By Celina Petterson
Many of my prospective clients ask me, “Should my son/daughter take the SAT or the ACT?” It’s the $100,000 question of pre-college test prep. Let me tell you why. You may already know that surface information on the SAT and ACT—including scoring scales, section names, number of questions, time allowed, and essay objective—is easy to Google. That said, you might feel you don’t have the full picture. And you’d be right: what’s easily found on Google and the College Board and ACT, Inc. sites is NOT enough. You may also already be thinking about having your high schooler take a full-length practice version of each test and comparing the scores of each. Brownie points to you for doing this! Next, I’m going to show you how to take your assessment to a new level. This blog post is meant to fill in many of the holes that Google searches and practice test scores on their own leave in your research. I’ve dug deeper to unearth less visible differences between the tests—those that have a profound effect on the experience your high schooler will have with each—and distilled them into plain language to help you and your high schooler make the most informed decision about which test to take, just as I’ve done for my own 1-on-1 students. Caveat: there are more subtle differences than what I’ve outlined below, such as test-specific question types like the reading Command of Evidence and math grid-in questions of the SAT, but very rarely do such small details hold the power that the points below do. My aim is to teach you the most impactful traits to consider when selecting which test to take.
One of the most silent but most easily felt differences: time per question versus thought per question. Have your high schooler think about which of the following he/she would be more comfortable with and/or feels would be easier to strengthen.
On the SAT, there is a greater average time per question, but the questions generally require more thought. Without such thought, it is very easy to be ensnared by tempting trap answers.
On the ACT, questions are generally more straightforward (though not exempt from trap answers), but the average time per question is lower. In order to attempt each question, staying on the move is critical.
Math comprises two sections, or 50%, of the multiple choice component of the SAT. By contrast, math comprises only one section, or 25%, of the same on the ACT.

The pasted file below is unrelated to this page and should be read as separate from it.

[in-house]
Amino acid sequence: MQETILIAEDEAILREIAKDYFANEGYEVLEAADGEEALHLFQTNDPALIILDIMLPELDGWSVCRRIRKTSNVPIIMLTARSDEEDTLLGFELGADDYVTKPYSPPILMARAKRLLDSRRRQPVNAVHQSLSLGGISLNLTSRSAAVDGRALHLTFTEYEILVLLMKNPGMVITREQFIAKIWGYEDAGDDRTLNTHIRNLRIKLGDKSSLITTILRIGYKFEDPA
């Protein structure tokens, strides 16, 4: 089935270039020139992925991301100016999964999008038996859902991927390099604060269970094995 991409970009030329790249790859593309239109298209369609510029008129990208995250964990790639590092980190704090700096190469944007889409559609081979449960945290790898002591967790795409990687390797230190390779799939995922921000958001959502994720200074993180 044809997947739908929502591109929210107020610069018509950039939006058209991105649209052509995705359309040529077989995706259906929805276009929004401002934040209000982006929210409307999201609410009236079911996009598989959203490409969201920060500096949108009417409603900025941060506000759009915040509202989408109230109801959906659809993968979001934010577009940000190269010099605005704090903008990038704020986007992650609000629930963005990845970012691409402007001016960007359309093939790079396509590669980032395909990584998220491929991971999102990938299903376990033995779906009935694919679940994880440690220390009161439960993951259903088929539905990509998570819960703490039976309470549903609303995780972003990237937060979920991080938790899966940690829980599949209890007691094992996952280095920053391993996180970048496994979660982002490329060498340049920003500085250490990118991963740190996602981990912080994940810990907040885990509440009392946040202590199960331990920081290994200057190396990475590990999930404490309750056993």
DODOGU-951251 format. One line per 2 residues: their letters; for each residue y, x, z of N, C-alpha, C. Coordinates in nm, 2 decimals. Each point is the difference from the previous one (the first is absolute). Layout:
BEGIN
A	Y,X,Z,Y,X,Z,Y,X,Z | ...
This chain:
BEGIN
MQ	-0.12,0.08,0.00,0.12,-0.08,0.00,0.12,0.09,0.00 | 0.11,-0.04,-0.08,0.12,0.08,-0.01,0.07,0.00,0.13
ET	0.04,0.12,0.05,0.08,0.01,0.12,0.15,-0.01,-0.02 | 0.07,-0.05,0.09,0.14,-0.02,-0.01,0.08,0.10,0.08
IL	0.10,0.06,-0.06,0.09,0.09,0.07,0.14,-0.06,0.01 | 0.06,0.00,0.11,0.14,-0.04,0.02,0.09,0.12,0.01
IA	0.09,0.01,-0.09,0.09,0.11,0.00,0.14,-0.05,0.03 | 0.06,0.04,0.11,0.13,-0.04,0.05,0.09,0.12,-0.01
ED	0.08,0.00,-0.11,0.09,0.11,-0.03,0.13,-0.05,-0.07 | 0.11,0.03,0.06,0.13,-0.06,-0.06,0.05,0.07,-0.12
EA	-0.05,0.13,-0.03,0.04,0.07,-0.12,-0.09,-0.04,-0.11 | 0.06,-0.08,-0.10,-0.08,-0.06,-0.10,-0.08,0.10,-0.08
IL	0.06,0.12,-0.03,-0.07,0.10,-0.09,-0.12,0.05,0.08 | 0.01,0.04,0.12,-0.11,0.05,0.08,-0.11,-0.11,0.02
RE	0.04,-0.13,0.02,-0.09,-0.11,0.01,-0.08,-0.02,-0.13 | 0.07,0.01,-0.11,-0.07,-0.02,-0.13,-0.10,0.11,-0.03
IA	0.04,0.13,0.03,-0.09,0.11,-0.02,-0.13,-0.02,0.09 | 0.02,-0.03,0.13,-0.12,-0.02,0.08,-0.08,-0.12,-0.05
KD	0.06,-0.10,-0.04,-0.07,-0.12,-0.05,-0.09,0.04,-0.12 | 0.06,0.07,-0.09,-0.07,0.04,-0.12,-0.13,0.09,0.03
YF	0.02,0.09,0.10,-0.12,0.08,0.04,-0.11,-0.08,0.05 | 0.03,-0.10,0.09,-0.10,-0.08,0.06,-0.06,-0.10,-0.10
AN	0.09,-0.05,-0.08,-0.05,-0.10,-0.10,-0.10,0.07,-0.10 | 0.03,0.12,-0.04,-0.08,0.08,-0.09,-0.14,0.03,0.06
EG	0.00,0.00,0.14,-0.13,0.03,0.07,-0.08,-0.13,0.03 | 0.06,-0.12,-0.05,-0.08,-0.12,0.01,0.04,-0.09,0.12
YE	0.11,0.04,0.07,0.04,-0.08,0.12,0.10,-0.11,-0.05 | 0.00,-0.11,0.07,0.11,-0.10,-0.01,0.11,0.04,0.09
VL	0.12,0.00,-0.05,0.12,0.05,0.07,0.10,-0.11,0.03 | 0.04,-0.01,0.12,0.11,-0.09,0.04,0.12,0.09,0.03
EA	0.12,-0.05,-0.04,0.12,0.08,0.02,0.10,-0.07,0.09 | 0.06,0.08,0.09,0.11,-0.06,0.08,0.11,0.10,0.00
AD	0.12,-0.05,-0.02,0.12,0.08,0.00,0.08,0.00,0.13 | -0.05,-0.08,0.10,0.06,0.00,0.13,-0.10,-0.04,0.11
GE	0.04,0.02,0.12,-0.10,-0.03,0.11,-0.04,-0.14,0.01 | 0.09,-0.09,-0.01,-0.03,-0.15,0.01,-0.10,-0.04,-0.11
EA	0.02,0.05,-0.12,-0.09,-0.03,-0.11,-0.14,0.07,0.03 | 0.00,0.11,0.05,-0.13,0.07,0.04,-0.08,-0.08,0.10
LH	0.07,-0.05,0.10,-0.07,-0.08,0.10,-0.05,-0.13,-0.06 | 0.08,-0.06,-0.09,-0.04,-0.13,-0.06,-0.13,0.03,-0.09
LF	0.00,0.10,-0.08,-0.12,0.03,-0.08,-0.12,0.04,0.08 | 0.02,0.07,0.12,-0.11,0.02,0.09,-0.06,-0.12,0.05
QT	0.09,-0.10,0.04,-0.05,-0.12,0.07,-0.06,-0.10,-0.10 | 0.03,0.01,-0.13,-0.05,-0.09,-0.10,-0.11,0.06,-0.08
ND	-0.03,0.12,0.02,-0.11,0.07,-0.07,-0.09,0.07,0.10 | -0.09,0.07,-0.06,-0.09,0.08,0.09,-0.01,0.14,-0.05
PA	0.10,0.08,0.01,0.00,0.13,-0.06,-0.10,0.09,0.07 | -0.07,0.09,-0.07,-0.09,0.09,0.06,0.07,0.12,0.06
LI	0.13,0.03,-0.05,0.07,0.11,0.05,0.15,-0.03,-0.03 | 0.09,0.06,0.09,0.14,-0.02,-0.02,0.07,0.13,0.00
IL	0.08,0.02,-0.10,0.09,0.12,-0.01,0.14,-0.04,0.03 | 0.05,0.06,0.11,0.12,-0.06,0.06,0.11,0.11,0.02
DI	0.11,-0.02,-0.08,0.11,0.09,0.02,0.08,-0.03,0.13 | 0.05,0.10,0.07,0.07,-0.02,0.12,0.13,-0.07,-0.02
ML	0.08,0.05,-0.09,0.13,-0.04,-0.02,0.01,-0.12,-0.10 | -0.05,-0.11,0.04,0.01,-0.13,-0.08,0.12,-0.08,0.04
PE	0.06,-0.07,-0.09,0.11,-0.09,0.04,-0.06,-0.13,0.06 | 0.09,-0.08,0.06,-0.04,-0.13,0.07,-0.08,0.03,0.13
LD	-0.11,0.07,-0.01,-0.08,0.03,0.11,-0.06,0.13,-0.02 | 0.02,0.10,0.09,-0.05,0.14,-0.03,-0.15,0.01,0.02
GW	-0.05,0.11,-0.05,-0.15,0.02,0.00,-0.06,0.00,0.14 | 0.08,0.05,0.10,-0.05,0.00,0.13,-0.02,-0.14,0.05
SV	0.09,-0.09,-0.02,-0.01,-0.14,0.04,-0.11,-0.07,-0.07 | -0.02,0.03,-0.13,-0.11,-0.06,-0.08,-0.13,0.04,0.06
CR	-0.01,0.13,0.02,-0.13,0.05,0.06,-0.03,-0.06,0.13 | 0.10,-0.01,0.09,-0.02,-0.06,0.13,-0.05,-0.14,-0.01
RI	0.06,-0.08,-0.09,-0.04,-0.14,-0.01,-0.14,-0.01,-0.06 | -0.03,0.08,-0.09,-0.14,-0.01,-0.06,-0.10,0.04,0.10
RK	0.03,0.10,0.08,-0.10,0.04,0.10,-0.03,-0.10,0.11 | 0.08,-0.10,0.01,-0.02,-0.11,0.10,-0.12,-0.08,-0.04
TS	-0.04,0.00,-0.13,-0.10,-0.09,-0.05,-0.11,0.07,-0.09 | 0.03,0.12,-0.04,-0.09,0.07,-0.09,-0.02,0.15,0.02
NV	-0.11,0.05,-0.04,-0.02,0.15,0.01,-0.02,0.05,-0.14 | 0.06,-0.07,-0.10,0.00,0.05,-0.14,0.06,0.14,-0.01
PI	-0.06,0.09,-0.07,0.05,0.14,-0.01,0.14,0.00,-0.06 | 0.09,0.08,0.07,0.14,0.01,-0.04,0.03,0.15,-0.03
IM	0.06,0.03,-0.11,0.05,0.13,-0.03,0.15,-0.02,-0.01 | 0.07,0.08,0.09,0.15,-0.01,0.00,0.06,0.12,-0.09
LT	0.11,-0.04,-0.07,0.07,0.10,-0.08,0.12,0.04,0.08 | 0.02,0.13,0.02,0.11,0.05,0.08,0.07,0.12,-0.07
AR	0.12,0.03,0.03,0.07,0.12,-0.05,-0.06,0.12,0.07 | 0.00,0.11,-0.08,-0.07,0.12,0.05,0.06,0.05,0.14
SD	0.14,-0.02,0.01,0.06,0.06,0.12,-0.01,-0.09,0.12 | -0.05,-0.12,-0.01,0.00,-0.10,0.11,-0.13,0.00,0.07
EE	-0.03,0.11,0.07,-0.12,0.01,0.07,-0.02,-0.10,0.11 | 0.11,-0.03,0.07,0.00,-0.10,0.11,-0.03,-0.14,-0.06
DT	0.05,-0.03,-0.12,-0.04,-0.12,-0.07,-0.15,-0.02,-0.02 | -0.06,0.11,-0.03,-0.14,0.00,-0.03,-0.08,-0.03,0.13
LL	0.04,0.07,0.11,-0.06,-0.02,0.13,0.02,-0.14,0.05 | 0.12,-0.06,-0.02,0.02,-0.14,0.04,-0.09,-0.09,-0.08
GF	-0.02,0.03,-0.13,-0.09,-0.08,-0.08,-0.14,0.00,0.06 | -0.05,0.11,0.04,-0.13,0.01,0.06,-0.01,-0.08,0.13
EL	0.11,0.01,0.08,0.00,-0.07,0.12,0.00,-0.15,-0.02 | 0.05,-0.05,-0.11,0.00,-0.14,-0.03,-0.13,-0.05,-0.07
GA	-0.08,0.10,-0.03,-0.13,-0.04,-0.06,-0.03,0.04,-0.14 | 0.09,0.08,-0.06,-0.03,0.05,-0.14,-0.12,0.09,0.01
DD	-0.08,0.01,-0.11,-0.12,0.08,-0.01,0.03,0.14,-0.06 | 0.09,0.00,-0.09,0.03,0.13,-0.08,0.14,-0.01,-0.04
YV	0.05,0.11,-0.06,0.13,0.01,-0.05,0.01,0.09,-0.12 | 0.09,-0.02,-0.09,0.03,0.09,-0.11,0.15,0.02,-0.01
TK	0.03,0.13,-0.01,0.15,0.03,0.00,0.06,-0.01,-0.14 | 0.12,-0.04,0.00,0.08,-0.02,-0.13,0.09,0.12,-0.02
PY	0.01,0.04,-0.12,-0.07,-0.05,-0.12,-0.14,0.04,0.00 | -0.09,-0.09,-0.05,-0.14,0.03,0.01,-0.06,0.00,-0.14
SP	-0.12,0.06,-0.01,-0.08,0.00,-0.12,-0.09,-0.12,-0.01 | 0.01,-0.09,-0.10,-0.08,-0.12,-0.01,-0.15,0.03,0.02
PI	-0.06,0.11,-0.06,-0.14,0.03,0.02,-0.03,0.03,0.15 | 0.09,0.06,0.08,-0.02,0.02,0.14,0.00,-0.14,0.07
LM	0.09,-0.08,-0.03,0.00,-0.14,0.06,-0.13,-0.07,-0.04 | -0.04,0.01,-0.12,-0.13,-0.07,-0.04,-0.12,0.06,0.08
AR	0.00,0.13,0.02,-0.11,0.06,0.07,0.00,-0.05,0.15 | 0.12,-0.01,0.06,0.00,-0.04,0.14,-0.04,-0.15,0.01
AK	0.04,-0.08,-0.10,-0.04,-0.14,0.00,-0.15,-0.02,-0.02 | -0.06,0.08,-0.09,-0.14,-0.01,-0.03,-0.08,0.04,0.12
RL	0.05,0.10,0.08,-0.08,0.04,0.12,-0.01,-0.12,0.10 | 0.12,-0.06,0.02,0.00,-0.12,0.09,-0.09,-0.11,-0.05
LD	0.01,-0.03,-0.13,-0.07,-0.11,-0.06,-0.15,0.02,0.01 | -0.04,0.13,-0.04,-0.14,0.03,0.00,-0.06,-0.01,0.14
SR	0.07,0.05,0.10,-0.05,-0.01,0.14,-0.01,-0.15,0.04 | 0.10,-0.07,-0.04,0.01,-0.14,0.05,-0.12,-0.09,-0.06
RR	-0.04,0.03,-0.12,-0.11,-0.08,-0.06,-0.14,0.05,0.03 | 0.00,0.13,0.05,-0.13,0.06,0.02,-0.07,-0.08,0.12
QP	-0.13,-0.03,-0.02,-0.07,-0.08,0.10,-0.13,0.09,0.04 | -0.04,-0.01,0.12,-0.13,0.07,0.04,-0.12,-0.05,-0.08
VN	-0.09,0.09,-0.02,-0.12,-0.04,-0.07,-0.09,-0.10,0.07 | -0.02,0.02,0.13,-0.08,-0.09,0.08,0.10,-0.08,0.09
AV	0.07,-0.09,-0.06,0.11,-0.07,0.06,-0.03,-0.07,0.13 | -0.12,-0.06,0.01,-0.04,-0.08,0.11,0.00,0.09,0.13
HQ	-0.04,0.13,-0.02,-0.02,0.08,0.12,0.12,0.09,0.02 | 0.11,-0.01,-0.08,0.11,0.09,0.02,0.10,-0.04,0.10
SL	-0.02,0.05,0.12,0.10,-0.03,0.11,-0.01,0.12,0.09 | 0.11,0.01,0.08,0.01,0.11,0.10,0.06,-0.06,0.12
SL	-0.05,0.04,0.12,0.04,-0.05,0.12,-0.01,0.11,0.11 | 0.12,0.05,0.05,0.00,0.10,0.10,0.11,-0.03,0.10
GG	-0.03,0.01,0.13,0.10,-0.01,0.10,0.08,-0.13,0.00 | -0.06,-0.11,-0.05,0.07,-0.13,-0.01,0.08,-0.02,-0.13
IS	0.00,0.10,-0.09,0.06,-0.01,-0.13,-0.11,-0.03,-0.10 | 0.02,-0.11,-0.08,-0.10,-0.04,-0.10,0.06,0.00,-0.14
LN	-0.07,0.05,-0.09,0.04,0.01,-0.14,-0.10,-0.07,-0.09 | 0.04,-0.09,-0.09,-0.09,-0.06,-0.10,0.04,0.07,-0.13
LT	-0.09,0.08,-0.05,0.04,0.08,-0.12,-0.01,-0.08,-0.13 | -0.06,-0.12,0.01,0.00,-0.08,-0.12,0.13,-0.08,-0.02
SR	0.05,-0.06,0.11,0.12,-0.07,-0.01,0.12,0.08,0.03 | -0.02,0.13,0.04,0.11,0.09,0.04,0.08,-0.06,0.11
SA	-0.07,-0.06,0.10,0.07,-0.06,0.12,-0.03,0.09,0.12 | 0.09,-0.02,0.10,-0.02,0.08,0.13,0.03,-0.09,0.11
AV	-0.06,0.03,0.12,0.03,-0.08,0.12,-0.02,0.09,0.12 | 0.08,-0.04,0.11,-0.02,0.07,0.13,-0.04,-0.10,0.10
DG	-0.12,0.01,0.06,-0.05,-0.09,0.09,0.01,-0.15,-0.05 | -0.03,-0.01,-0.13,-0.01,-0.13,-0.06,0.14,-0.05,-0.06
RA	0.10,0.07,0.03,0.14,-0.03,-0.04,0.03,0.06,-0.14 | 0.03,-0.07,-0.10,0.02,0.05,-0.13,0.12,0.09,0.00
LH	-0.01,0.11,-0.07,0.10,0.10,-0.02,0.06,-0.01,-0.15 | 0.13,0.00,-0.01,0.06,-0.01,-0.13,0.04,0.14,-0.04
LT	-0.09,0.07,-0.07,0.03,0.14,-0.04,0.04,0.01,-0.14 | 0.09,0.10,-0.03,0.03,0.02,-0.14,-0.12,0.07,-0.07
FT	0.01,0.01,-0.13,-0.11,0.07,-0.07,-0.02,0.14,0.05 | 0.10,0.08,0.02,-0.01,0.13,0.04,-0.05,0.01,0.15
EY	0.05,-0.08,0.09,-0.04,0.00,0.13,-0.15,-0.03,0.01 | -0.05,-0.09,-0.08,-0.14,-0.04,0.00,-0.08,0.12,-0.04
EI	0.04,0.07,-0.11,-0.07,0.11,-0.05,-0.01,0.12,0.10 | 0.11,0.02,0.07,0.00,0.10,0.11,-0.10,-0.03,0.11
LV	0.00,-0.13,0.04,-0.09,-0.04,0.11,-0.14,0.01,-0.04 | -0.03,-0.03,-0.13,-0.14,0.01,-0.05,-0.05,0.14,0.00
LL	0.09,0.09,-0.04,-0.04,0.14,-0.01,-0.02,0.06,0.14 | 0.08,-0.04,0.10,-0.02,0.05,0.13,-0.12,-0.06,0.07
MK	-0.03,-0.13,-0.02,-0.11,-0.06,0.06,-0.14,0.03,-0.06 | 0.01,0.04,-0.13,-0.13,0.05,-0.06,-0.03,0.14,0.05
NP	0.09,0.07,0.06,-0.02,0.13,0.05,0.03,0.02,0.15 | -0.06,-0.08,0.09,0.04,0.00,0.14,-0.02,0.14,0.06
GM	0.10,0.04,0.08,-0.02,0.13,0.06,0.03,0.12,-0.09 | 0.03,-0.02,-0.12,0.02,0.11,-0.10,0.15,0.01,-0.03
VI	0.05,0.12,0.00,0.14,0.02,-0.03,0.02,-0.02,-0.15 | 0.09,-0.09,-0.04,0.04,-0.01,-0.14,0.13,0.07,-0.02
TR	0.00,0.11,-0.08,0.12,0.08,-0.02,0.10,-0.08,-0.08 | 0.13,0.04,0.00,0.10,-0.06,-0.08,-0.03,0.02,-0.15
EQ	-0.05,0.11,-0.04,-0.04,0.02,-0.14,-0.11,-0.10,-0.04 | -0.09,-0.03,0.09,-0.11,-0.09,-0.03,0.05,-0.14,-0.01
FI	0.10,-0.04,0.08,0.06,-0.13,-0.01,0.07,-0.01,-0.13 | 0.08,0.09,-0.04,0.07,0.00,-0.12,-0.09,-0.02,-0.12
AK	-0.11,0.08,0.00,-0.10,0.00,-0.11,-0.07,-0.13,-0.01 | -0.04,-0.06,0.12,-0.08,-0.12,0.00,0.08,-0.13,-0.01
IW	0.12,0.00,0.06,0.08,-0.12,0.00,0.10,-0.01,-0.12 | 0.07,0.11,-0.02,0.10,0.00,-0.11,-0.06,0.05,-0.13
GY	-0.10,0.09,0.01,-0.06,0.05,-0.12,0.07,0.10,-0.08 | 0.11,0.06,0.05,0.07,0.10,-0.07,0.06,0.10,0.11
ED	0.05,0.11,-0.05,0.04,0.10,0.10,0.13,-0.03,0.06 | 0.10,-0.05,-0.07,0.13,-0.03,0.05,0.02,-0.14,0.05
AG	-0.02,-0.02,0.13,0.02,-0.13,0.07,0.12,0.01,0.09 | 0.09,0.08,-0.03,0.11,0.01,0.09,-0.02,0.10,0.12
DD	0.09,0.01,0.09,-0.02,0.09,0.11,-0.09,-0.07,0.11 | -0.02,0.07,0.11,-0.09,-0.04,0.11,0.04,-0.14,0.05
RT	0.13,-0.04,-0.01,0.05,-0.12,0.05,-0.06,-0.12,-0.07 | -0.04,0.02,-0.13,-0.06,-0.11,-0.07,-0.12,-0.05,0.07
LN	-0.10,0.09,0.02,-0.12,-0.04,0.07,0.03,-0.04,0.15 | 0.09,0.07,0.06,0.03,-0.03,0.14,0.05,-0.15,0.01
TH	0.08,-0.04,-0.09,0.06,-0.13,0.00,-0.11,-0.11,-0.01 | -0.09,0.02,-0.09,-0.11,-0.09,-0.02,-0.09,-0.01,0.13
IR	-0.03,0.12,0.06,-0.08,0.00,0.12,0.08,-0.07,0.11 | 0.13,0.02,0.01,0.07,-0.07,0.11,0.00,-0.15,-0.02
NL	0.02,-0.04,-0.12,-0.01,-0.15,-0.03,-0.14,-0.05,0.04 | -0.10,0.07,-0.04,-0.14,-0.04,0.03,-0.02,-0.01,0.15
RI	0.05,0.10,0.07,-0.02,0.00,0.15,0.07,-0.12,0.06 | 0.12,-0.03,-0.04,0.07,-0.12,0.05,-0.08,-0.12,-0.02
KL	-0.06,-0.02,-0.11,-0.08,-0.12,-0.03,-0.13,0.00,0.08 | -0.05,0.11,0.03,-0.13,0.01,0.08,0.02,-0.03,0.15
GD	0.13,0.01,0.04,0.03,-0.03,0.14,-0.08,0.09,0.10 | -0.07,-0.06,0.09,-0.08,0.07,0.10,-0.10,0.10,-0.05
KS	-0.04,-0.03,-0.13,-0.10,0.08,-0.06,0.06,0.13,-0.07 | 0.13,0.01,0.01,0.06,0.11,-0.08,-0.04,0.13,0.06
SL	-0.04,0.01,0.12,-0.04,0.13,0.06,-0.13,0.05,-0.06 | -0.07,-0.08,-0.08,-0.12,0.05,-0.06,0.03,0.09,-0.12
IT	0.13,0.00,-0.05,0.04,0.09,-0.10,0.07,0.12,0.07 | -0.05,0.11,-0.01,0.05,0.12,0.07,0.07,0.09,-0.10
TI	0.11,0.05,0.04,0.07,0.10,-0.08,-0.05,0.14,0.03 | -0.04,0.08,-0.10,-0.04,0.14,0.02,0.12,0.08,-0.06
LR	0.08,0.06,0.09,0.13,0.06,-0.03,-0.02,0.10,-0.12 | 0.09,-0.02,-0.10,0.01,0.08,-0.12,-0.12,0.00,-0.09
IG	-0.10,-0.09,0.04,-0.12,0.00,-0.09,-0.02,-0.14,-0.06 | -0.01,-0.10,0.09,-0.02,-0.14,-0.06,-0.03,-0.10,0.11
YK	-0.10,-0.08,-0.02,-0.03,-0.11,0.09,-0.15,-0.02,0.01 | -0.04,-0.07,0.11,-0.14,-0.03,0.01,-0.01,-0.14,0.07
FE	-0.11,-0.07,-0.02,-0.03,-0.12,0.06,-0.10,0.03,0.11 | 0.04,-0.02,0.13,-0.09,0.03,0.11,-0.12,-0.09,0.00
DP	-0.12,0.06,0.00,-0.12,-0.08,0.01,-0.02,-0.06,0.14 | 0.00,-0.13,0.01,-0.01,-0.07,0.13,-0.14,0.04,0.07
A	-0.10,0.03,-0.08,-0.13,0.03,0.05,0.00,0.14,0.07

Math might only comprise 25% of the ACT’s multiple choice section, but it makes up for it by covering more content, including logarithms, matrices, and inverse trig equations. Double whammy: unlike the SAT, the ACT does not provide a list of math formulas.
The SAT has not one but two math sections, and calculators are prohibited in one of them. Translation: your high schooler should be ready for mathematical gymnastics, i.e. frequent flexible problem solving!
Scientific abilities (e.g. interpreting data in figures and tables, drawing conclusions, defending and refuting arguments) are explicitly tested on the ACT (in the science section), whereas these types of questions are sprinkled among all sections of the SAT.
The July ACT is not offered in New York. If your high schooler opts for the July ACT, register him/her quickly to get a testing center close to you in a neighboring state.
Starting in September 2020, ACT will allow retakes of select sections! If your high schooler tends to run out of steam deep into a test, this change would be asset to determining his/her testing strategy. Note that College Board has not announced any similar plans for the SAT. The benefits that a solid rationale for one test versus the other would provide your high schooler are invaluable. Imagine your high schooler having…
A positive, robust can-do attitude toward preparing for the test.
Game-changing test scores—whether for unlocking scholarship dollars or the gate to a higher college tier—becoming more reachable.
One part of the college admissions puzzle in place—and the reduction in stress that comes with it! But perhaps what is most important: he/she will construct a foundation of confidence that will continue to grow during test preparation and ultimately continue to serve him/her in college and beyond. About the author: Celina Pettersen is a fully independent SAT/ACT tutor. Using her own homegrown SAT/ACT strategies, Celina supports students’ preparation for the exams and helps them identify which test best fits their strengths and preferences.